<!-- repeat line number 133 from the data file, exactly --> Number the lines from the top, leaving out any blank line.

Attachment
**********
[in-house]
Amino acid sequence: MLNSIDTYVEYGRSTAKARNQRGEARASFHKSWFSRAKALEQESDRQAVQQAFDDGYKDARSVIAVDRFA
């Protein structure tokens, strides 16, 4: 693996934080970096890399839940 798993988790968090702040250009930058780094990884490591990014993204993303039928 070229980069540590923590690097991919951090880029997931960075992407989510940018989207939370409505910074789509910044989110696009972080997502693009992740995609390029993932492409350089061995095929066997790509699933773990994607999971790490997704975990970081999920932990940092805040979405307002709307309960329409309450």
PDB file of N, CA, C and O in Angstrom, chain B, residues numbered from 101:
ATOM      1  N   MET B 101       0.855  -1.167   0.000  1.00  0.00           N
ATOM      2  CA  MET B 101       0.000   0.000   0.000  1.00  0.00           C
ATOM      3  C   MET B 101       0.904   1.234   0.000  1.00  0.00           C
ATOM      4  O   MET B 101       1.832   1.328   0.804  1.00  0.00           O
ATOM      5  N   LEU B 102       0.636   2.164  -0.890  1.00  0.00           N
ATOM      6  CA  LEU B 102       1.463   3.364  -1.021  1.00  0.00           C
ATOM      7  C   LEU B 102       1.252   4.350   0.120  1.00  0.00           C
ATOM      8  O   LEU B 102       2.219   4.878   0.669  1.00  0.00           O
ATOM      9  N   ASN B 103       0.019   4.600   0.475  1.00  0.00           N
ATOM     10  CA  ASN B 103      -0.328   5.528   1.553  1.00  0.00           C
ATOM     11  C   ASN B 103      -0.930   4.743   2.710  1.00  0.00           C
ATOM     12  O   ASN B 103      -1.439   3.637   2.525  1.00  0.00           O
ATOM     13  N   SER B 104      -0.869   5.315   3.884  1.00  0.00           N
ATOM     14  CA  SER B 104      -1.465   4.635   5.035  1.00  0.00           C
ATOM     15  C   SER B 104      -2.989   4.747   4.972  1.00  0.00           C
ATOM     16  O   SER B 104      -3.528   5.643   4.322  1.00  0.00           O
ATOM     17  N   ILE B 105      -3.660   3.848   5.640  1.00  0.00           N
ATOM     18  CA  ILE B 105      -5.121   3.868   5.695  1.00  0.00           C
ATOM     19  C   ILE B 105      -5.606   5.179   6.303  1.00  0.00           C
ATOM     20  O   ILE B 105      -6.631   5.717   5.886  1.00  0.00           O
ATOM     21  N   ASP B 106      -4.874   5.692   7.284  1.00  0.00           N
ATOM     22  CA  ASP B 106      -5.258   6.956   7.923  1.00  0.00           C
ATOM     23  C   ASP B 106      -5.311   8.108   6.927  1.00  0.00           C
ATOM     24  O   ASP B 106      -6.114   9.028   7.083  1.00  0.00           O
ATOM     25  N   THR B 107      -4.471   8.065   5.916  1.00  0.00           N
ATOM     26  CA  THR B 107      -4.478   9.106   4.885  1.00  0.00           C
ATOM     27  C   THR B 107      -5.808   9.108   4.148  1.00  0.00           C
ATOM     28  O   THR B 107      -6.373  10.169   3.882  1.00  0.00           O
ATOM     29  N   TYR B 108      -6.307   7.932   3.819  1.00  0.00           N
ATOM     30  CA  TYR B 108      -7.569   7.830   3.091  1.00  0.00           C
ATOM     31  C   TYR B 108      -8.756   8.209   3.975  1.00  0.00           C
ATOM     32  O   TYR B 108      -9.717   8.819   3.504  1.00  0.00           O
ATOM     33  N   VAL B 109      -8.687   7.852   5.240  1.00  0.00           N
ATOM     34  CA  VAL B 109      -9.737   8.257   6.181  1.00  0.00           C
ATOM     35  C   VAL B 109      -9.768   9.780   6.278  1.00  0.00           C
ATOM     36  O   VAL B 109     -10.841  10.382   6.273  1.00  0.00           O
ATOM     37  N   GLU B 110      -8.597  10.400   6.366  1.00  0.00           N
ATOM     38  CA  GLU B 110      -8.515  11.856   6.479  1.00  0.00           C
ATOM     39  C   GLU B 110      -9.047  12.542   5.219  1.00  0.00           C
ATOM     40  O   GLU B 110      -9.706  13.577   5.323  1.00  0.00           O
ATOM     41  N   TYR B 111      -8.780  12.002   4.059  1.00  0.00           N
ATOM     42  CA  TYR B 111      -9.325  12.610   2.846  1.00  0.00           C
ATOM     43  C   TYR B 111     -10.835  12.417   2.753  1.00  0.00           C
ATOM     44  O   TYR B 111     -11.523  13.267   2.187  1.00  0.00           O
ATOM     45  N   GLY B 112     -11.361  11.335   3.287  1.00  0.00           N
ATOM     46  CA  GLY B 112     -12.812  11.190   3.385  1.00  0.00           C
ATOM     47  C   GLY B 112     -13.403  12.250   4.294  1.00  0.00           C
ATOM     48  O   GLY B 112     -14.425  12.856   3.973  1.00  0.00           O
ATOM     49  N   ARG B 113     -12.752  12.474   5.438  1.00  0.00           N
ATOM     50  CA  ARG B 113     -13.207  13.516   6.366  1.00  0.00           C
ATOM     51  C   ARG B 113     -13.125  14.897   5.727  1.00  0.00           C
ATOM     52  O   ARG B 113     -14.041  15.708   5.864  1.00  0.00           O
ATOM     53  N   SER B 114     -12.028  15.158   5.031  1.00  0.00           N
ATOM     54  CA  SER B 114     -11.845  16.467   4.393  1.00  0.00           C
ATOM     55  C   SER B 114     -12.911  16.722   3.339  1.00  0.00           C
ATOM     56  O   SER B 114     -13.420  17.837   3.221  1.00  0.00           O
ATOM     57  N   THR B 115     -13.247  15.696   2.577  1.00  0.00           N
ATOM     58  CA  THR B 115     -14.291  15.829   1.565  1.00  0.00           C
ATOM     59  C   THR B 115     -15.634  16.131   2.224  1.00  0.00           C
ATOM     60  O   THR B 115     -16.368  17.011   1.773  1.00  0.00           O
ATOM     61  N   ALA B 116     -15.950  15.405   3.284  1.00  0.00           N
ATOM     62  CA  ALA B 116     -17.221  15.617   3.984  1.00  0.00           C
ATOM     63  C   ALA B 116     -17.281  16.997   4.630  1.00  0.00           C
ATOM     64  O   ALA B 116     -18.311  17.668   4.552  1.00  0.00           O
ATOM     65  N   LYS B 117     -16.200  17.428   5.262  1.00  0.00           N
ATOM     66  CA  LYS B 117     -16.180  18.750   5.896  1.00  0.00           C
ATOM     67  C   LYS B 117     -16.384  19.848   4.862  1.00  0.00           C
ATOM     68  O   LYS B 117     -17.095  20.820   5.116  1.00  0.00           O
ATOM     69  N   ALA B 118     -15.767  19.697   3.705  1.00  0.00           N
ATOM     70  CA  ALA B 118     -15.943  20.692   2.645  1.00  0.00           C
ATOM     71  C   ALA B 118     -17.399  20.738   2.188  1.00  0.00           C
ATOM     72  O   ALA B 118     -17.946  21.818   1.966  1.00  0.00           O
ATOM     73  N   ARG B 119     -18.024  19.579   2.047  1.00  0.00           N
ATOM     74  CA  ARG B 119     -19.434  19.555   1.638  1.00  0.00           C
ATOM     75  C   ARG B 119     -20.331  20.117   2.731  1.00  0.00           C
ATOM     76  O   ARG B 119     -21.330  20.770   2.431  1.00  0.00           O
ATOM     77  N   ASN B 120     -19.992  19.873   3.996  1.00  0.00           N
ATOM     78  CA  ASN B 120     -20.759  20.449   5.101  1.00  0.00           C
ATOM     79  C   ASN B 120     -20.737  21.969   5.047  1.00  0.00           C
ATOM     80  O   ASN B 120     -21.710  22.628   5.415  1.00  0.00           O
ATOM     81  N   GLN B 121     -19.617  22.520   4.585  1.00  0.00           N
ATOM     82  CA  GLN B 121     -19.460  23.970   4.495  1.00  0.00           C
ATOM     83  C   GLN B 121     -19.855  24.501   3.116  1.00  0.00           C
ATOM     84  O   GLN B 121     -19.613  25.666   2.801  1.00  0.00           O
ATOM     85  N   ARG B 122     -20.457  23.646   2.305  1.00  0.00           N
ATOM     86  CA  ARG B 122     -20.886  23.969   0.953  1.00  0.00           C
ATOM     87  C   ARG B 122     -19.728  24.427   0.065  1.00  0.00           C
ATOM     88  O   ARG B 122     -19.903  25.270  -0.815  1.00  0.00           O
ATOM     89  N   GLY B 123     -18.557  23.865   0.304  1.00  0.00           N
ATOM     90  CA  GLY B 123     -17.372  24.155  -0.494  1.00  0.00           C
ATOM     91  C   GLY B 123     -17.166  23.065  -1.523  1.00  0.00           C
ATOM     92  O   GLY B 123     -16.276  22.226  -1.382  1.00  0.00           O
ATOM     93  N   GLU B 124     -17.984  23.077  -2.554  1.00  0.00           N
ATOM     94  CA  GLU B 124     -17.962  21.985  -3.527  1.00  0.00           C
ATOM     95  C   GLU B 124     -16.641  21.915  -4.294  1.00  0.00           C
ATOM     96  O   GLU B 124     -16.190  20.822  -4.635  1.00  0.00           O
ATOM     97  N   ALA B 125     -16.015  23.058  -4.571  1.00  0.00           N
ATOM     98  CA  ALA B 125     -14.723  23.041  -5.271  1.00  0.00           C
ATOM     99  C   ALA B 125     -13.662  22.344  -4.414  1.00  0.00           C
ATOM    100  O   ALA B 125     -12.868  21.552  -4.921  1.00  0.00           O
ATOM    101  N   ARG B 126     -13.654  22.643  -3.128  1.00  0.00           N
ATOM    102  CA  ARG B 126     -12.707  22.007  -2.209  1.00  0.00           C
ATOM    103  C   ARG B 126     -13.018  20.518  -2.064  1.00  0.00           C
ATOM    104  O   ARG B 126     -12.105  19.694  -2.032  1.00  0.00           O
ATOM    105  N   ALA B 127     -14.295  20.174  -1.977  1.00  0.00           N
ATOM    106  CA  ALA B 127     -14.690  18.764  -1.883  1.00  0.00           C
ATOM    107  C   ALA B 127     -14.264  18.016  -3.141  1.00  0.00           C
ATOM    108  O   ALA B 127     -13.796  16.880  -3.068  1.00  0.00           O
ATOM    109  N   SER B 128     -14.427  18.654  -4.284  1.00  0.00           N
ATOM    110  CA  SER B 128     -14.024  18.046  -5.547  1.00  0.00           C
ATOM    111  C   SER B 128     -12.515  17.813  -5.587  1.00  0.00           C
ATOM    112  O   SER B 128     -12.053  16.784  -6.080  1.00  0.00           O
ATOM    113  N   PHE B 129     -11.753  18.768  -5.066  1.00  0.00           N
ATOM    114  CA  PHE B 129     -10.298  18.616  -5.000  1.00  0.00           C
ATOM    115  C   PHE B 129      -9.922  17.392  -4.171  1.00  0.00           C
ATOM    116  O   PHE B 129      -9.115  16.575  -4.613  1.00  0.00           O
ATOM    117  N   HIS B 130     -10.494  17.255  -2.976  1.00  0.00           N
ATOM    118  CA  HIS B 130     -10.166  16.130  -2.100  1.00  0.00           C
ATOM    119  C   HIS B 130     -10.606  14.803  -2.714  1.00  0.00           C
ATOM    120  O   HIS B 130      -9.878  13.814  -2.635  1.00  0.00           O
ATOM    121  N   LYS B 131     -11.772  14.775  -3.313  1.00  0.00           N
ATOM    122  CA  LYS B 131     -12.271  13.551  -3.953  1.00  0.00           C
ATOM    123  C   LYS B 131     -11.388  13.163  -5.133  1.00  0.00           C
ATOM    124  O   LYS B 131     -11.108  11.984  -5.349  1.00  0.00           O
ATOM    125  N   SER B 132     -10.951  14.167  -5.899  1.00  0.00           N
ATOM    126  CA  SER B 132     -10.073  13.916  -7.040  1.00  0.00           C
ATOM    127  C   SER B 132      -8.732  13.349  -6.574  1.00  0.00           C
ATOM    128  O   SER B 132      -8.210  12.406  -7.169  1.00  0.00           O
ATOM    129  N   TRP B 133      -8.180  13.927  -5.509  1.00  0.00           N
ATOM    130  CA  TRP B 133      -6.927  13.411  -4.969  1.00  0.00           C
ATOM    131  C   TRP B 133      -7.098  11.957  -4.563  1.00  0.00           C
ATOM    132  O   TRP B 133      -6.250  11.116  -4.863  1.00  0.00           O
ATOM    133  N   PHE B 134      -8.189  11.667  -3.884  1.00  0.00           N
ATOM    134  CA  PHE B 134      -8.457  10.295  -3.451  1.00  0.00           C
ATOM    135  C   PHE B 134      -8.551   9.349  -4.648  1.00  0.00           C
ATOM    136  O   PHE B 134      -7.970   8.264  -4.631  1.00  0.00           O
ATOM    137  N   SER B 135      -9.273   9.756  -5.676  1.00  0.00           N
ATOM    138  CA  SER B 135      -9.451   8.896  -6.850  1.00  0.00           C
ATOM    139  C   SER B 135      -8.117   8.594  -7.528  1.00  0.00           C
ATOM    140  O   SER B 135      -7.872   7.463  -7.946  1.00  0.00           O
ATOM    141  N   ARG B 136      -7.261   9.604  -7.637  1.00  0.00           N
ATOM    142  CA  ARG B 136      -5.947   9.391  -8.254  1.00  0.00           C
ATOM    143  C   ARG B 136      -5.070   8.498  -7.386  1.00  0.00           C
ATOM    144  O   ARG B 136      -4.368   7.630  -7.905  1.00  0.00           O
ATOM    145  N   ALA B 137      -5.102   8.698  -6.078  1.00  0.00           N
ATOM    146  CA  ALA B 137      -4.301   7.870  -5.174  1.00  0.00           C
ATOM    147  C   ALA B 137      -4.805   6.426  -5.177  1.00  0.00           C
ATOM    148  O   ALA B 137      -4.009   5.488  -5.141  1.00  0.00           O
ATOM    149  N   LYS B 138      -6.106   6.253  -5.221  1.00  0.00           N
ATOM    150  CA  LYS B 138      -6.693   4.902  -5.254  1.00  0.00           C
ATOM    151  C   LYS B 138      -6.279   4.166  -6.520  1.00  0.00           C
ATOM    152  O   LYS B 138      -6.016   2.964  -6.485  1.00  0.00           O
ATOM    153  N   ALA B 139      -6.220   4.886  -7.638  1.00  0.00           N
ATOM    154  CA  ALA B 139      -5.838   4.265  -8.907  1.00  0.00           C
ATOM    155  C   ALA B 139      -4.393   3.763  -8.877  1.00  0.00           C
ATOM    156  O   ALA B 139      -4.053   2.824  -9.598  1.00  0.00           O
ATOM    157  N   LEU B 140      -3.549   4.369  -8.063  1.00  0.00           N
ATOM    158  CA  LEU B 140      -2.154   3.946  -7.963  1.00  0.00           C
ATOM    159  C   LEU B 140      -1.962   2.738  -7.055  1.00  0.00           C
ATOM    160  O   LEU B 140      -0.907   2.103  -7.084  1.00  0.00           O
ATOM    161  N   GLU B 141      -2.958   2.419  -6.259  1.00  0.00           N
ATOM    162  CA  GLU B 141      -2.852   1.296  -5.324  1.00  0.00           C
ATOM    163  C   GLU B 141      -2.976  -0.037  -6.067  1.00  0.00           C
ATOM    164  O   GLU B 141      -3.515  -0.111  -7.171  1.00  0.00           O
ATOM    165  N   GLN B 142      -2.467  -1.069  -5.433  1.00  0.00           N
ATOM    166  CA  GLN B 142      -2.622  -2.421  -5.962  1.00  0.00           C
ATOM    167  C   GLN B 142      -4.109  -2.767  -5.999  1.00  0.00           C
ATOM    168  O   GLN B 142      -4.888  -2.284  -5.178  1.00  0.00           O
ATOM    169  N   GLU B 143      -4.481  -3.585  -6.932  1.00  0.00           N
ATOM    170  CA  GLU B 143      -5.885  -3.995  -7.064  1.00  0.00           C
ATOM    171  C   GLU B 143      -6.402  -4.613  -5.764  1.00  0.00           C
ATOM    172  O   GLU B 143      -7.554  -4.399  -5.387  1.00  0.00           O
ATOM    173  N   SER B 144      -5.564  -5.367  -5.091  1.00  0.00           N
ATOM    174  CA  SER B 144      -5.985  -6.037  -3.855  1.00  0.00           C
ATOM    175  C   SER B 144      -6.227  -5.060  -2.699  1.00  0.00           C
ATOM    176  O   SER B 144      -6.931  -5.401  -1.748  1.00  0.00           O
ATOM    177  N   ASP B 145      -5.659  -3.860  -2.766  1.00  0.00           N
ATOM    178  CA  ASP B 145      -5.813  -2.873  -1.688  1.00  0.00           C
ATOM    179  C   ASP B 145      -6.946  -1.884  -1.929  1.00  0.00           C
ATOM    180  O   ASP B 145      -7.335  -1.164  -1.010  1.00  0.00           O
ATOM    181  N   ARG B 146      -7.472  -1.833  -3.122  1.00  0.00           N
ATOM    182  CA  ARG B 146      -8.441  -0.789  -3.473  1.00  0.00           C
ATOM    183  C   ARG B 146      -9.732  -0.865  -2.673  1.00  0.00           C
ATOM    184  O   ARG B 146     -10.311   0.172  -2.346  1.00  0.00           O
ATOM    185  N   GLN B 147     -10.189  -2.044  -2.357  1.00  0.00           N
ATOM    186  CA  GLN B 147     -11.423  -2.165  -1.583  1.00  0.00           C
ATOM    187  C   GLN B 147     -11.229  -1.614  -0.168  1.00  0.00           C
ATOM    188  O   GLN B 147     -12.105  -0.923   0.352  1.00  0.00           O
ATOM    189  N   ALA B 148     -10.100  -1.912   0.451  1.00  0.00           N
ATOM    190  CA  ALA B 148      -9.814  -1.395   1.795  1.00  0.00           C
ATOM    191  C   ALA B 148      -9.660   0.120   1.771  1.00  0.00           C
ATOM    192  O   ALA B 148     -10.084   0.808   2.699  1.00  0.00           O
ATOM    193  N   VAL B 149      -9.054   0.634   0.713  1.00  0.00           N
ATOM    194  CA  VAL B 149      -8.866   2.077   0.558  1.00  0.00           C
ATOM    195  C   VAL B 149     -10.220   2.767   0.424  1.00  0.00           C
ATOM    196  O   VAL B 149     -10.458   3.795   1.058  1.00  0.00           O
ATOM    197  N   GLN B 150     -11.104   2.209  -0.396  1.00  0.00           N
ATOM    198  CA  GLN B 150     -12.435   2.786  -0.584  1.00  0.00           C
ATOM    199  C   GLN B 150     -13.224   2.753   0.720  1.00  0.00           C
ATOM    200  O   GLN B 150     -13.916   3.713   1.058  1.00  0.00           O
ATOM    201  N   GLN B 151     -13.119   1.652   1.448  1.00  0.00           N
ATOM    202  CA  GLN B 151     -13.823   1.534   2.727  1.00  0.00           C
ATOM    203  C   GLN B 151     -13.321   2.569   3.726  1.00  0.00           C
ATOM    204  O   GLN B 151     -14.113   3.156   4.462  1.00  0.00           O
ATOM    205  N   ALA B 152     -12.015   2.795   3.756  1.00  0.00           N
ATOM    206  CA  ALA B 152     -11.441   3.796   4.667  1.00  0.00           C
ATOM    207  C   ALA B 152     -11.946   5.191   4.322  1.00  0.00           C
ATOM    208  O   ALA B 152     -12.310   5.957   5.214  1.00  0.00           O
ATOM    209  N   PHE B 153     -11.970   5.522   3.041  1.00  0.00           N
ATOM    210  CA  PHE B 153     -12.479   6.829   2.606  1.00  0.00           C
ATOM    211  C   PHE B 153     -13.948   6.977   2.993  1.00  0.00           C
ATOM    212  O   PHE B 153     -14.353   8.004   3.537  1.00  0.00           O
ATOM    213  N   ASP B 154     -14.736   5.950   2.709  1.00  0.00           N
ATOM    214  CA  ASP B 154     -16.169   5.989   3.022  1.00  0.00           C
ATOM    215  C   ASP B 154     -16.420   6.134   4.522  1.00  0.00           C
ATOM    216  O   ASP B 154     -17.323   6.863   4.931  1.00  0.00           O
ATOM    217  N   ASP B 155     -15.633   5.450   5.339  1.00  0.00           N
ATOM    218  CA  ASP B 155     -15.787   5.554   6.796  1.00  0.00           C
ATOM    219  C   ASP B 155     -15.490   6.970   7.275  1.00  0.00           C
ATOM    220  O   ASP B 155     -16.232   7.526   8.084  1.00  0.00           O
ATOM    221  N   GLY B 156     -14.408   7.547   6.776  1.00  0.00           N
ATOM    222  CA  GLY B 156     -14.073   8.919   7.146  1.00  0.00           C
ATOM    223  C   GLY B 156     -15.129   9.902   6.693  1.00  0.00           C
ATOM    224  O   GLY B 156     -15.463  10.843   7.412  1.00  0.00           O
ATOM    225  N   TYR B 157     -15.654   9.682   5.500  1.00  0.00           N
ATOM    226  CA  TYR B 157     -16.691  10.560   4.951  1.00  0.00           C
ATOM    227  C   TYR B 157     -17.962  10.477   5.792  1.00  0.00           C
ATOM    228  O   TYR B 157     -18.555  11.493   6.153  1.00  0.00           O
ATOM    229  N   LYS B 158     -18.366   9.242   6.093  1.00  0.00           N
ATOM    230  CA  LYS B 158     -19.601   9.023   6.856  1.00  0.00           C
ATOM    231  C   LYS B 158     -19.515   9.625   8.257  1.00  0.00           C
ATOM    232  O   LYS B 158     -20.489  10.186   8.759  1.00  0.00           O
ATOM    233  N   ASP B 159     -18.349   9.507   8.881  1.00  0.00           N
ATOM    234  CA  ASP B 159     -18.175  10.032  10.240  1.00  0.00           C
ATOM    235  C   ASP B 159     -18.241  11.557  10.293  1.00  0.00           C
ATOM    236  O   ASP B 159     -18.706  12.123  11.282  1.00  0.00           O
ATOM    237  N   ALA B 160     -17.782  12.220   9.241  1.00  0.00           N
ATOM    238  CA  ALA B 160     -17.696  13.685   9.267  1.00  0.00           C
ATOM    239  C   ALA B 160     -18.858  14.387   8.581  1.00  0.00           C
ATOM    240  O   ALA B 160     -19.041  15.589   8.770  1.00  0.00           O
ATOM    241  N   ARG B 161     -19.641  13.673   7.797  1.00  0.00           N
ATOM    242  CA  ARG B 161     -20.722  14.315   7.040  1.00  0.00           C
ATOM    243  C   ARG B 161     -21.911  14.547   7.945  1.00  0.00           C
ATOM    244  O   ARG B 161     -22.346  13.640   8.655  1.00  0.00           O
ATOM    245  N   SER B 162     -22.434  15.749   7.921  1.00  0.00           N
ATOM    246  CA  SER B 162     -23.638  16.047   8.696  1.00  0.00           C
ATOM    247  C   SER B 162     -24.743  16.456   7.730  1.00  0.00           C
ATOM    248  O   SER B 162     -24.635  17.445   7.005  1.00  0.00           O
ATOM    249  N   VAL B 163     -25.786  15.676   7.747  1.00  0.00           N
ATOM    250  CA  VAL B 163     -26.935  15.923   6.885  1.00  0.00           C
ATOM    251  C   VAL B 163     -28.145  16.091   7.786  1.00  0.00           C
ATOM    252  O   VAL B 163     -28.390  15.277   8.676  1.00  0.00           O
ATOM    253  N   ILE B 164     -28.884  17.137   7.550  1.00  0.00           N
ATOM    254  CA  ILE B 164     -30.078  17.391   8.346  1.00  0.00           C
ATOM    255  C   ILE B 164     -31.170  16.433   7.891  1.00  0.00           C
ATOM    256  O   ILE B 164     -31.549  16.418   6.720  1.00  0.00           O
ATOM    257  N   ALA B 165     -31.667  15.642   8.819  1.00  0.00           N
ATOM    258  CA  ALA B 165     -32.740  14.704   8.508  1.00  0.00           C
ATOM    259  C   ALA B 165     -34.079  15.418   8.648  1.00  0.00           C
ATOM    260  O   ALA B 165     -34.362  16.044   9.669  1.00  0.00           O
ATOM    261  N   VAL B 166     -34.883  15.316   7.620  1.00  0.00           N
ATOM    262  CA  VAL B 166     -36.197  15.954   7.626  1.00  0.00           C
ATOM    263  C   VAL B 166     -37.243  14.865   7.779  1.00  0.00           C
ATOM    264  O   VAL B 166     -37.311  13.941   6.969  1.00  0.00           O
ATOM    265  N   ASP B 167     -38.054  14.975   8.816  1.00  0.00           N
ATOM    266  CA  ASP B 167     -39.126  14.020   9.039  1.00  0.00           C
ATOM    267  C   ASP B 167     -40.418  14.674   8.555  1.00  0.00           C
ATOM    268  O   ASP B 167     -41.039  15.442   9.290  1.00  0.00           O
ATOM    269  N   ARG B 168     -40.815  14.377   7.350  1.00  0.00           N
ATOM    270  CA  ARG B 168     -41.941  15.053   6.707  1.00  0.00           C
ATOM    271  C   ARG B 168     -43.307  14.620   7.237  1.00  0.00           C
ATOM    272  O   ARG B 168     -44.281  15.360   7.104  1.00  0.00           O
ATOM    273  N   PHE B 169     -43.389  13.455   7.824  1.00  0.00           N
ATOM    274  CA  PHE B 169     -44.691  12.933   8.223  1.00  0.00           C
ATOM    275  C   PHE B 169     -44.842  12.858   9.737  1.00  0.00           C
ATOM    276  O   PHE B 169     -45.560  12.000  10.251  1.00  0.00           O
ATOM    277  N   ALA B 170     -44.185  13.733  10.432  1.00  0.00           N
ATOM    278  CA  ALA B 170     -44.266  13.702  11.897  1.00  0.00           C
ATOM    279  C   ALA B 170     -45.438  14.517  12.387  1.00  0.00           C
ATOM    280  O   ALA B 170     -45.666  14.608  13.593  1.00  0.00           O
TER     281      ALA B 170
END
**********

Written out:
ATOM    129  N   TRP B 133      -8.180  13.927  -5.509  1.00  0.00           N